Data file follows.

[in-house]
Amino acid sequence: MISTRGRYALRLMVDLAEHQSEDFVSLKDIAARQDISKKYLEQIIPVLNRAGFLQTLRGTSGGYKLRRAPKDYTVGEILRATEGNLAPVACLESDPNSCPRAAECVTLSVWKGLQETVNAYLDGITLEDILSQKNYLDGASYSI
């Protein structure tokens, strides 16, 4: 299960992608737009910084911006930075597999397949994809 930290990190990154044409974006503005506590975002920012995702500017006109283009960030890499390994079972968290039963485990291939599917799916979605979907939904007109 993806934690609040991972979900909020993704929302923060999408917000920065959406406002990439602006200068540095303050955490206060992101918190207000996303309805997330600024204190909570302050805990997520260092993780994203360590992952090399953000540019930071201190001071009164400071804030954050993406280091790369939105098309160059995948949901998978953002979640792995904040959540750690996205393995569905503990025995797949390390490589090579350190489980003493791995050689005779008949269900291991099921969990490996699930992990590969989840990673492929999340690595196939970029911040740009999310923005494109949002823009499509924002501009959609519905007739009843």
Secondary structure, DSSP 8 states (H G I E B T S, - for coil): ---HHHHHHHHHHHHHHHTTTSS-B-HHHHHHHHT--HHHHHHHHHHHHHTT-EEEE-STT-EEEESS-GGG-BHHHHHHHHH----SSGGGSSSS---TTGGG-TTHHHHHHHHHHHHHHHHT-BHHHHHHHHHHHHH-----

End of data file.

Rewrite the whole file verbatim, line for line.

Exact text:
[in-house]
Amino acid sequence: MISTRGRYALRLMVDLAEHQSEDFVSLKDIAARQDISKKYLEQIIPVLNRAGFLQTLRGTSGGYKLRRAPKDYTVGEILRATEGNLAPVACLESDPNSCPRAAECVTLSVWKGLQETVNAYLDGITLEDILSQKNYLDGASYSI
């Protein structure tokens, strides 16, 4: 299960992608737009910084911006930075597999397949994809 930290990190990154044409974006503005506590975002920012995702500017006109283009960030890499390994079972968290039963485990291939599917799916979605979907939904007109 993806934690609040991972979900909020993704929302923060999408917000920065959406406002990439602006200068540095303050955490206060992101918190207000996303309805997330600024204190909570302050805990997520260092993780994203360590992952090399953000540019930071201190001071009164400071804030954050993406280091790369939105098309160059995948949901998978953002979640792995904040959540750690996205393995569905503990025995797949390390490589090579350190489980003493791995050689005779008949269900291991099921969990490996699930992990590969989840990673492929999340690595196939970029911040740009999310923005494109949002823009499509924002501009959609519905007739009843």
Secondary structure, DSSP 8 states (H G I E B T S, - for coil): ---HHHHHHHHHHHHHHHTTTSS-B-HHHHHHHHT--HHHHHHHHHHHHHTT-EEEE-STT-EEEESS-GGG-BHHHHHHHHH----SSGGGSSSS---TTGGG-TTHHHHHHHHHHHHHHHHT-BHHHHHHHHHHHHH-----